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Eighteenth-century fashion

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A collection of books on eighteenth-century garment construction, textiles, embroidery and related subjects. 

The American Duchess Guide to 18th Century Dressmaking

With the popularity of Outlander, Penny Dreadful and Game of Thrones - as well as the popularity of conventions like San Diego Comic Con - fans are eager to create period gowns that emulate the characters they love. Lauren Stowell and Abby Cox, owners of the popular online store American Duchess, have teamed together to recreate four complete dresses from the 18th century. Whether readers are experienced seamstresses or are new to hand sewing, they won't want to miss this comprehensive guide. The projects include The English Gown, The Sacque, The Italian Gown and The Round Gown. Each project is broken down into easy-to-follow steps and Lauren and Abby tackle every detail - fabric, patterns, stitch techniques, accessories, shortcuts and troubleshooting. Whether you choose a romantic 1790s muslin gown or a grand sacque gown of silk taffeta, you will feel like you just stepped out of your favorite novel or period of history. Lauren and Abby's company, American Duchess, has been featured on Late Night with Seth Meyers, Reno Gazette Journal, the Today Show and Garmz.com. Their historically accurate shoes have been used in productions by the New York Metropolitan Opera, Ford's Theater, Broadway's Cinderella, The Jimmy Fallon Show and The Knick. Lauren and Abby have over 32k Facebook followers and over 34k followers on Instagram.

18th Century Embroidery Techniques

This is a highly readable and fascinating look at 18th century embroidery techniques, from a U.K. author. It includes relevant quotations from ladies and gentlemen of the period as well as drawings of costume pieces. It features colour photographs of museum-held pieces with annotations throughout. Gail Marsh's research is presented here in a highly readable and fascinating manner, with relevant quotations from people of the period, intricate drawings of costume pieces, annotated with the stitches, threads and techniques that were used, plus colour photographs of the museum-held pieces. This enthralling book is a must for any student studying embroidery, fashion and textiles, craft persons interested in historical embroidery techniques, creators of historical costume for stage.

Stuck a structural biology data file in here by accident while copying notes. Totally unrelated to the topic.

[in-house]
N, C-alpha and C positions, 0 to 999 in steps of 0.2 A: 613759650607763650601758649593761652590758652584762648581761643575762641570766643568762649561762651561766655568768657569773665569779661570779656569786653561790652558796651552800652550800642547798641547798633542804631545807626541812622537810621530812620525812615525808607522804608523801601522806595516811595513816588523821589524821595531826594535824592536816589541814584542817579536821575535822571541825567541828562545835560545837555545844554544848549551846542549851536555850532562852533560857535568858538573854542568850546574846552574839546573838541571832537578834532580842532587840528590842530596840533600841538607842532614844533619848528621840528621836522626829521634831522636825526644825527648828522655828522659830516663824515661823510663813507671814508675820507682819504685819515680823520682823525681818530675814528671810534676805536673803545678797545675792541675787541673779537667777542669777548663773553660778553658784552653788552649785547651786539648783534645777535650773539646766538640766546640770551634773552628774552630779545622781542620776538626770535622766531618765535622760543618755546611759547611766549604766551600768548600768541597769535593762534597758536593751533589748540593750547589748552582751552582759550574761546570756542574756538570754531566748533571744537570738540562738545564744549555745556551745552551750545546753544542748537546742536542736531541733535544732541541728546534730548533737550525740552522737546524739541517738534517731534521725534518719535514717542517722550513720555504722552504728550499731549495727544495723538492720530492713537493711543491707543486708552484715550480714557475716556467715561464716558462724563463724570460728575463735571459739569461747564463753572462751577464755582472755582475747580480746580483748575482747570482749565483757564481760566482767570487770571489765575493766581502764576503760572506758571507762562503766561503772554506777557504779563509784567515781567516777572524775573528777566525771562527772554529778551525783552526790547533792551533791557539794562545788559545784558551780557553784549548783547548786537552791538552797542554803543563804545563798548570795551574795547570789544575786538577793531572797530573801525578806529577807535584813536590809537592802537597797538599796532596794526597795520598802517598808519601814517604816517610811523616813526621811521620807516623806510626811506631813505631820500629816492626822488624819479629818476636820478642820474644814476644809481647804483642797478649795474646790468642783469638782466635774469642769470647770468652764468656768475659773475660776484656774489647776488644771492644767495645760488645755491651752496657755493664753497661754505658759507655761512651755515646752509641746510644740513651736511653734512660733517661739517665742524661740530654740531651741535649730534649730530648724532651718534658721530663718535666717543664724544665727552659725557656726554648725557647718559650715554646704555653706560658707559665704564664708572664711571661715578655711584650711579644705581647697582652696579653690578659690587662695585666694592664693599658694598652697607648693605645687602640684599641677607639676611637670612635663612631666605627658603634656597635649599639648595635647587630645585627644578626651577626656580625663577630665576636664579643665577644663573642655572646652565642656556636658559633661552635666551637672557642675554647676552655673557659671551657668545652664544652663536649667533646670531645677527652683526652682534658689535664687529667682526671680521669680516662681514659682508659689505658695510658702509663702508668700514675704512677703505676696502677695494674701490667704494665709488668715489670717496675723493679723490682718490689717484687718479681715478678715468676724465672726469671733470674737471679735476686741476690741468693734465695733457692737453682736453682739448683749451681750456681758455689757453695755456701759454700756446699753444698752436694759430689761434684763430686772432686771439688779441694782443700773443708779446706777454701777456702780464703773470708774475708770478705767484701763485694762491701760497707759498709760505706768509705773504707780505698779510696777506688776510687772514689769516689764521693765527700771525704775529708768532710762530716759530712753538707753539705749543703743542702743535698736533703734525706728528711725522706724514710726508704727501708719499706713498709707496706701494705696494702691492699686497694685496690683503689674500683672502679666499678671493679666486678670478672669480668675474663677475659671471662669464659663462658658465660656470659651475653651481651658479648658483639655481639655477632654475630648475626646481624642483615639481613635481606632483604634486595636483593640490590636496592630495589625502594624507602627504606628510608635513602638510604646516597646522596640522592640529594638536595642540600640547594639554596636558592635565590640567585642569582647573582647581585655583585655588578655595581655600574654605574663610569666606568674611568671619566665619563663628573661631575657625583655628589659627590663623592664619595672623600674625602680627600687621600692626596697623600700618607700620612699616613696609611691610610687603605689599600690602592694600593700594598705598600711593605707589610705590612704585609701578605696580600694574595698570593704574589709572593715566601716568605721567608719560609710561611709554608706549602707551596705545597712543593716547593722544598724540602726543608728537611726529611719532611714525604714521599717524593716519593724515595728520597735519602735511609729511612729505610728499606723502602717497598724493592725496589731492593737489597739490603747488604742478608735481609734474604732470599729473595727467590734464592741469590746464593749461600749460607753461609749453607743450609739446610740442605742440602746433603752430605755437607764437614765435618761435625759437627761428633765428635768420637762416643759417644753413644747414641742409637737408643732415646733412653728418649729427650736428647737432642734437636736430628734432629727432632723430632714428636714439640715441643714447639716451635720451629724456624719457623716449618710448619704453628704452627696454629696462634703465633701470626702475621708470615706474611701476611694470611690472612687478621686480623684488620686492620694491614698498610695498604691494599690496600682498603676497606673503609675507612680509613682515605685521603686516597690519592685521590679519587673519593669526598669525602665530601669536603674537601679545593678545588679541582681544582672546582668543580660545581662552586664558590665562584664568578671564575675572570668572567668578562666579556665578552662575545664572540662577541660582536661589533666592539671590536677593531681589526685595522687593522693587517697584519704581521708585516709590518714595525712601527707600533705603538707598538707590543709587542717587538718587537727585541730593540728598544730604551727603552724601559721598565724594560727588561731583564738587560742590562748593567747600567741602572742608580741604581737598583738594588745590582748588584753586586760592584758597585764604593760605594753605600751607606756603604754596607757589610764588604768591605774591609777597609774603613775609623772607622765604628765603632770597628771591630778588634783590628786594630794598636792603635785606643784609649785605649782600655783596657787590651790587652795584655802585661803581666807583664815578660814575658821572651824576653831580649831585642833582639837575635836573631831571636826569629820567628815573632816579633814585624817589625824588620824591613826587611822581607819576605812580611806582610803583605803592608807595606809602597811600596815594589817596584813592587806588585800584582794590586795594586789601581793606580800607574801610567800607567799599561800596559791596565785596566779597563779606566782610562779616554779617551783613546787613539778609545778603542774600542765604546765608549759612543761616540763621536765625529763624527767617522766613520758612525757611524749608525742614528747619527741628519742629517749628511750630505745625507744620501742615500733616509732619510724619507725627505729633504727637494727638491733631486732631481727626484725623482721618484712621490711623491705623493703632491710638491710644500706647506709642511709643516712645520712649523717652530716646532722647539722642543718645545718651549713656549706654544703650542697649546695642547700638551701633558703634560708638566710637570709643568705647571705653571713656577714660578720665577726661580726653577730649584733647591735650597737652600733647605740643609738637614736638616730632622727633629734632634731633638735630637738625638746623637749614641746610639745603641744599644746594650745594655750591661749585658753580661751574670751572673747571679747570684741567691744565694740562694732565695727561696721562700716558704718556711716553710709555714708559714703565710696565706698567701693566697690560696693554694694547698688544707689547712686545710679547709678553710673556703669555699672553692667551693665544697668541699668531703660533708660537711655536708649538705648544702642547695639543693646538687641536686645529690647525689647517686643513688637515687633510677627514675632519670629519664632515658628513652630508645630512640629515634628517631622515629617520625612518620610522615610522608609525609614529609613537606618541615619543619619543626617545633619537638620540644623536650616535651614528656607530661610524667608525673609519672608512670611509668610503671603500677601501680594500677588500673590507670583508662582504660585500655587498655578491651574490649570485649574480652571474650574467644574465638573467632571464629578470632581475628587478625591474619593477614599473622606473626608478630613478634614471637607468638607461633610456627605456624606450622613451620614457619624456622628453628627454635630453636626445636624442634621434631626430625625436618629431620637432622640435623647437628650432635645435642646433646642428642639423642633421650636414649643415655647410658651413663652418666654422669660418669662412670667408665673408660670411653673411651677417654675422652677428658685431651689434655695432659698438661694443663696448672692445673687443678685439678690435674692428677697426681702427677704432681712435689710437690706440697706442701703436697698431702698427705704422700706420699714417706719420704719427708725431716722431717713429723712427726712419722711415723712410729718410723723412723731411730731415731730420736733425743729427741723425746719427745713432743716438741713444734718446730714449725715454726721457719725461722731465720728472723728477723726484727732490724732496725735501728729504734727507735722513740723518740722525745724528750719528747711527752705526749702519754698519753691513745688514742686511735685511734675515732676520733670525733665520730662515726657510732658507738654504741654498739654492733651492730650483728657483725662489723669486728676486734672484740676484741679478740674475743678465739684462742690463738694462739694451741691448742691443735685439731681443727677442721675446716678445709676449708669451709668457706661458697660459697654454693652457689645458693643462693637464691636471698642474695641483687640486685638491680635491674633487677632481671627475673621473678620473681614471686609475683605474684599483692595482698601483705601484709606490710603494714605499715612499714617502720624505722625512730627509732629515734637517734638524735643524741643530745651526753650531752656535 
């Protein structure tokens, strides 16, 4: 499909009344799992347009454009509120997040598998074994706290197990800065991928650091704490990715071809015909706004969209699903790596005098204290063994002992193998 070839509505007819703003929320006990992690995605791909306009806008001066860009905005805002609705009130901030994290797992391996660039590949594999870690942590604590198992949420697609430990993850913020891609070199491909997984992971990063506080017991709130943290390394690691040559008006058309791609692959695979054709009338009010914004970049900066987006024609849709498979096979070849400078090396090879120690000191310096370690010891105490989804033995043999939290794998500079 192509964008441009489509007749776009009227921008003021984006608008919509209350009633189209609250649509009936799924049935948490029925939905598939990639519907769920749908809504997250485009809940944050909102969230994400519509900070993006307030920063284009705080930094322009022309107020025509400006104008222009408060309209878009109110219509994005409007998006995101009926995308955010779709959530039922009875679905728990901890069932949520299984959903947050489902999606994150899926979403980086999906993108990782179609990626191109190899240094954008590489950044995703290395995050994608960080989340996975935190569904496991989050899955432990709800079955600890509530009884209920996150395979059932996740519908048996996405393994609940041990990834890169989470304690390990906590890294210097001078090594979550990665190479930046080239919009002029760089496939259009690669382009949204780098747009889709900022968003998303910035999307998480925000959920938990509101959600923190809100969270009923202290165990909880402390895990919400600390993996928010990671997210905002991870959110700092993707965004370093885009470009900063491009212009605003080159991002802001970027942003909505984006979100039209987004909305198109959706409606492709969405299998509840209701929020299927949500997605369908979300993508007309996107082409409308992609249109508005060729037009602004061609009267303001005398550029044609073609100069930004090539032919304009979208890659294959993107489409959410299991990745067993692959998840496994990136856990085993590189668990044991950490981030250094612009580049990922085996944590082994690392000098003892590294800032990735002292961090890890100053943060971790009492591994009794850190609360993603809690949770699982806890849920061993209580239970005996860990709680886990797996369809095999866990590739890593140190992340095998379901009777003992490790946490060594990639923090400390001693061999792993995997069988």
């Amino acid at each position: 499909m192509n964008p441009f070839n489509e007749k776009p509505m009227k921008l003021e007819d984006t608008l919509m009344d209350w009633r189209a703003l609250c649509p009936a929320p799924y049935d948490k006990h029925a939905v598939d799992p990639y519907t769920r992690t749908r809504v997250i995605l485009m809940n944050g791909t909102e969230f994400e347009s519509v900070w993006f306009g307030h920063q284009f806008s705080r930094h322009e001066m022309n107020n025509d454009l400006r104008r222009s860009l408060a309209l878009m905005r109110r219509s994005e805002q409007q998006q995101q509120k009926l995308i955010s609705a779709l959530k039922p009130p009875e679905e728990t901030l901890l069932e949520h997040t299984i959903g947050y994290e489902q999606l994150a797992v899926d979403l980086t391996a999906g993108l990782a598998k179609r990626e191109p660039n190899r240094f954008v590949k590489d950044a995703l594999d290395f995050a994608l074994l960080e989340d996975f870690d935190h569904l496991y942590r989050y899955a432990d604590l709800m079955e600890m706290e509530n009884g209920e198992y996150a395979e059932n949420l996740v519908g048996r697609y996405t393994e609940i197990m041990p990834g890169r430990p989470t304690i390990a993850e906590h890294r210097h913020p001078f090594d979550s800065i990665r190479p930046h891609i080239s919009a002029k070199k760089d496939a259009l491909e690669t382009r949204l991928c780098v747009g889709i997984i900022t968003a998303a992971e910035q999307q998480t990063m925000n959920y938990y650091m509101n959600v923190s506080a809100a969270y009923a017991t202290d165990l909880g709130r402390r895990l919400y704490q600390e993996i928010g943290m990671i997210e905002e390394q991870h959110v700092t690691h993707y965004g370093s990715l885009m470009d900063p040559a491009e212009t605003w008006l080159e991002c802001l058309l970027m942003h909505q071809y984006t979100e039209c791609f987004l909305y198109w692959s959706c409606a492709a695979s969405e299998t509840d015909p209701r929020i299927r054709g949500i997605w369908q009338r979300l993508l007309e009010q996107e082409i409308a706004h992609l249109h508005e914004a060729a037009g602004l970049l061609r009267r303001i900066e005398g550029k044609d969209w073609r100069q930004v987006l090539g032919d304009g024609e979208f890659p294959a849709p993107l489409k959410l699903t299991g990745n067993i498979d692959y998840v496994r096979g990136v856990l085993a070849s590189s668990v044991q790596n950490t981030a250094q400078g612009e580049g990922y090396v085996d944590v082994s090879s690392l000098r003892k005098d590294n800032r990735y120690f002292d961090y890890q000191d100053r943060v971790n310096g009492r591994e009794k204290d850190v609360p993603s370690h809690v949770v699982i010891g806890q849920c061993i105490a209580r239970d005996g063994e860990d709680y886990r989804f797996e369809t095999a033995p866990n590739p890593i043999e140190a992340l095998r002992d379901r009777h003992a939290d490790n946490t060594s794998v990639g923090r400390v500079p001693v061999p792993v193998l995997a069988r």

Seventeenth and Eighteenth-Century Fashion in Detail

This sumptuously illustrated book reveals the decorative seams, exquisite stitching, voluptuous drapery, strict corseting and slashing and stamping that make up the clothing in the V&A's superlative seventeenth and eighteenth-century fashion collection. Using an authoritative text, exquisite colour photography and line drawings of complete garments, the reader is allowed the unique opportunity to look closely at clothing, often too fragile to be on display. Part of the "V&A Fashion in Detail" series, "Seventeenth and Eighteenth-Century Fashion in Detail" is an inspirational resource for students, designers, collectors and all followers of fashion. This title was previously available as "Historical Fashion in Detail".

Wearable Prints, 1760-1860

Wearable prints are not only a decorative art form but also the product of a range of complex industrial processes and an economically important commodity. But when did textile printing originate, and how can we identify the fabrics, inks, dyes, and printing processes used on surviving historical examples? In Wearable Prints, 1760-1860, author Susan Greene surveys the history of wearable printed fabrics, which reaches back into the earliest days of the discovery of the delights of selectively patterned cloth and is firmly interwoven with the Industrial Revolution. The bulk of the book is devoted to the process of printing and dyeing. Greene brings together evidence from period publications and manuscripts, extant period garments and quilts, and scholarship on eighteenth- and nineteenth-century chemistry and technology. Making the text come alive, Greene includes some 1600 full-color images, including a plentiful array of textile samples. Wearable Prints, 1760-1860 is a convenient encyclopedic guide, written in plain language accessible to even the most casual reader. Historians, students, costumers, quilters, designers, curators, and collectors will find it an essential resource.

The Cut of Men's Clothes

This book traces the evolution of the style of men's dress through a sequence of diagrams accurately scaled down from patterns of actual garments, many of them rare museum specimens. The plates have been selected with the same purpose. Some are photographs of suits for which diagrams have also been given; others, reproduced from paintings and old prints, show the costume complete with its accessories. Quotations from contemporary sources--from diaries, travelers' accounts and tailors' bills--supplement Norah Waugh's text with comments on fashion and lively eyewitness descriptions.

The Cut of Women's Clothes

This is a vivid record, in words, illustrations and working diagrams, of a section of women's clothing design from 1600 to 1930. The author was in charge of costume at the Theatre Studio run by Michel Saint-Denis in the 1930s.

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Joanna has twice won certificates of honour (and a free beer) for demonstrating “extraordinary courage against the unsurmountable Phaal”, a ludicrously spicy curry.

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